By ROXANNE READY — Members of the Hyattsville City Council updated the city’s election code in December 2018 to distribute vote-by-mail ballots earlier, make it easier to report suspected campaign finance violations, and streamline the financial reporting process for candidates. They also made changes in mid-November 2018 to implement same-day voter registration.
Councilmembers voted unanimously on Dec. 3 to repeal and replace Chapter 8, the portion of the city’s legal code that governs election policies and procedures.
According to Hyattsville City Clerk Laura Reams, most of the updates related to the implementation of changes that the council voted on in late 2016.
At that time, lawmakers voted to allow same-day voter registration starting in 2019. Residents may now register to vote during early voting or on Election Day if they can show proof of identity, age and residency, according to updates made in mid-November 2018 to the board of elections rules and regulations.
Preliminary plans allow early voters to register at their polling places, while voters on Election Day will need to visit a central location. But, Reams said, the councilmembers will not finalize these logistics until early 2019.
Councilmembers also increased the time residents have when voting by mail to complete their ballots. According to Reams, in the last election the city distributed vote-by-mail ballots seven days prior to Election Day. After receiving feedback from residents, she said, the city council adjusted the code to require ballots be mailed to voters 10 days in advance.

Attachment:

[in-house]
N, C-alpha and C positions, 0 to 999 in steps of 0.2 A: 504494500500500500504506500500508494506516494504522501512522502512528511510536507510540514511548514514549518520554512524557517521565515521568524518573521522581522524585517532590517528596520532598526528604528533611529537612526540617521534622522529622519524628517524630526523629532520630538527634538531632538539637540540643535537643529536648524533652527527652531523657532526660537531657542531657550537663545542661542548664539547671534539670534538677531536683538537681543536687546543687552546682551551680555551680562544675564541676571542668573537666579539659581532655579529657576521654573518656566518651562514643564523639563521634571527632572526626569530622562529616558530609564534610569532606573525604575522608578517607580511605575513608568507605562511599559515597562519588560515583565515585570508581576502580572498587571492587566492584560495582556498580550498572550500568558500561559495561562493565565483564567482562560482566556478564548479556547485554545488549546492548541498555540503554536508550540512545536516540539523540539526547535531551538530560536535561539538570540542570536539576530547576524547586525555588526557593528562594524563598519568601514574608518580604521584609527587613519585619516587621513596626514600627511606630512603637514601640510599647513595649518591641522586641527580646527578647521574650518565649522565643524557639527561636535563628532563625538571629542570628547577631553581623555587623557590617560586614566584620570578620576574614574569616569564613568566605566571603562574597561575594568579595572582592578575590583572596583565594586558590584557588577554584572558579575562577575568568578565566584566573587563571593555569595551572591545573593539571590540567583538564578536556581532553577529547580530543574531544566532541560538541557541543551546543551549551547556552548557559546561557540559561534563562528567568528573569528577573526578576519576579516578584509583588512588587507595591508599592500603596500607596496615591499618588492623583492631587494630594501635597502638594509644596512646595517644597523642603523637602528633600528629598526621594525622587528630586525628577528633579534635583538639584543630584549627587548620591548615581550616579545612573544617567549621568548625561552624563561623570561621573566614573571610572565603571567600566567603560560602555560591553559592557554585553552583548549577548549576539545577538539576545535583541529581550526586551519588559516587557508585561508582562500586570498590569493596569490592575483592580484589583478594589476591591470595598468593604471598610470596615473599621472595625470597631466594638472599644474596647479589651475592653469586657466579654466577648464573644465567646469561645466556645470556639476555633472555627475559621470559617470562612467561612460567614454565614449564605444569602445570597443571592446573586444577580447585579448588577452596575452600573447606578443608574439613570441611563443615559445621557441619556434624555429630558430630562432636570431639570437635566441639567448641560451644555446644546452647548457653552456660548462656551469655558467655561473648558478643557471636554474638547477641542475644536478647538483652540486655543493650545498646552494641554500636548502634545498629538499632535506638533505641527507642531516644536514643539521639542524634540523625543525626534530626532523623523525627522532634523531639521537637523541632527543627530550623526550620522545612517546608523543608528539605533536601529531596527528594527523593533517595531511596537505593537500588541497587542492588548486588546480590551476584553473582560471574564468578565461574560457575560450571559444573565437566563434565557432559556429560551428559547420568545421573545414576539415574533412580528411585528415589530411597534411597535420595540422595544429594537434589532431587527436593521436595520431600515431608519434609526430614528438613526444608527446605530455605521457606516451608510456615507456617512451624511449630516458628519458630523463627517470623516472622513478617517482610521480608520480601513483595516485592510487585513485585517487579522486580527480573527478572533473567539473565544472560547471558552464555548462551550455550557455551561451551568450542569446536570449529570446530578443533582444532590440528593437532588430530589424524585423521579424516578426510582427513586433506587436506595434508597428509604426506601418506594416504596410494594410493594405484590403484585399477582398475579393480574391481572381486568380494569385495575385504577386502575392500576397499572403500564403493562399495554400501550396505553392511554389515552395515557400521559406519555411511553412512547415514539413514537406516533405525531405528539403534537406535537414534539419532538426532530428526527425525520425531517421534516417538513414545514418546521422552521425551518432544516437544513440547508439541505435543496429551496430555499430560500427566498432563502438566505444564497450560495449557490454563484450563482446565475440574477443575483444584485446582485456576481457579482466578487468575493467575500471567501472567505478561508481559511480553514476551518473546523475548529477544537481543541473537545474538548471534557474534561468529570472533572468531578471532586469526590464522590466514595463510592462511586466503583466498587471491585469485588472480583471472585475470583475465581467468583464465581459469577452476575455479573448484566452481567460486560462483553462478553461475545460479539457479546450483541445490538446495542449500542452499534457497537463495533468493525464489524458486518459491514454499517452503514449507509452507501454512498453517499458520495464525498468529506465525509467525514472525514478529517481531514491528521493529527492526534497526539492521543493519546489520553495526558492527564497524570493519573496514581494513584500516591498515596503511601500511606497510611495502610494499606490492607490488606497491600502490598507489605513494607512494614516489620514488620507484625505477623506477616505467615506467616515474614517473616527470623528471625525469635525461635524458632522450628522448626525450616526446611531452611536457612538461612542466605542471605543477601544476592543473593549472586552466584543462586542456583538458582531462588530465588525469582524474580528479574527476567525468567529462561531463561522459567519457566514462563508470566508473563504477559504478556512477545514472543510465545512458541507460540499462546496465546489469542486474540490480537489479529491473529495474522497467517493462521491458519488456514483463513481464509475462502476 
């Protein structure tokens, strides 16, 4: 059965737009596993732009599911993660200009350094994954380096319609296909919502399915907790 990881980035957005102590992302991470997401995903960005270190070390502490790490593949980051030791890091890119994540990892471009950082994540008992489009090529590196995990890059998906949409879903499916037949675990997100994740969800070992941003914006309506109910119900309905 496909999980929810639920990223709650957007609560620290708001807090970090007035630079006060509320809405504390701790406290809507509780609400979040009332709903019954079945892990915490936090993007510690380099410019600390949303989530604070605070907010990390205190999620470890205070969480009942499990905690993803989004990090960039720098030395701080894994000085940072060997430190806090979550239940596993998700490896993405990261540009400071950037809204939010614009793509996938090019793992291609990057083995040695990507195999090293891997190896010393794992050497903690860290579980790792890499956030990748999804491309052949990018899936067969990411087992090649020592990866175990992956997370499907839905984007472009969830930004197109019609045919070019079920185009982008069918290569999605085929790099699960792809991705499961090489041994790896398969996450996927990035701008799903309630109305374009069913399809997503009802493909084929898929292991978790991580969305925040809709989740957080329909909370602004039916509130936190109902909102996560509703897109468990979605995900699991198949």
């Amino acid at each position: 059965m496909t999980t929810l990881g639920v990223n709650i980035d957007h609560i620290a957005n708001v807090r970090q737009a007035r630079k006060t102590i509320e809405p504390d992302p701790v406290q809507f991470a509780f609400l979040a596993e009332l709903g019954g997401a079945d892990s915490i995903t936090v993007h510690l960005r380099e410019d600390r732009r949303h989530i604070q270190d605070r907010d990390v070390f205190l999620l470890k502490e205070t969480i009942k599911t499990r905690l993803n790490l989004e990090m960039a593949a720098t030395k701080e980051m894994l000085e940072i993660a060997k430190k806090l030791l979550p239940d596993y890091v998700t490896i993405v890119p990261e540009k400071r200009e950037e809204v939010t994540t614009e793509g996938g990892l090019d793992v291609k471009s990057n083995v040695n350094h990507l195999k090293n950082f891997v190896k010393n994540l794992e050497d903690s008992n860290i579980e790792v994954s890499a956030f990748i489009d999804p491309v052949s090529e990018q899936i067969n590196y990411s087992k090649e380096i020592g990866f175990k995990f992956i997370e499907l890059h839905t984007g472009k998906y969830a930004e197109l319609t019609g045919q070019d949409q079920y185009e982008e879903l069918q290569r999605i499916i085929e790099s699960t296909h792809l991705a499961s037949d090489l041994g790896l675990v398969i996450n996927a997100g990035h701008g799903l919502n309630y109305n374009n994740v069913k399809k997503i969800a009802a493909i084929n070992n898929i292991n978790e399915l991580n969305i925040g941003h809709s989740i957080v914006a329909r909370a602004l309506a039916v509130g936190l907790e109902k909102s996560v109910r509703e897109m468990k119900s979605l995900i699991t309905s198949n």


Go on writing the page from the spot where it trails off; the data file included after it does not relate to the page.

Changes also included removal of a requirement that residents cite specific law codes when reporting suspected campaign finance violations. Previously, complaints that did not include code citations were dismissed as incomplete, according to Deputy City Clerk Nicola Konigkramer.
Reams said she hopes the change will make the process of reporting easier.
“If they see a campaign violation … we want that information to be able to come forward to us,” Reams said, stressing that residents can report suspected violations even if they don’t know the law in question.
The council also reduced required campaign finance reports from four to three: two during the campaign cycle and one annual report.
Finally, the council clarified and adjusted penalties for violating campaign finance requirements. These changes include adding penalties for failure to appoint a campaign finance treasurer, file appropriate forms or appear for a hearing summons before the elections supervisory board. Most of the penalties are fines up to $500.
“The city clerk’s office did a tremendous and thorough job in restructuring [Chapter 8],” said Councilmember Tom Wright (Ward 3) in an email. “The task helped to streamline the election process and cleared up much of the confusion from the original chapter.“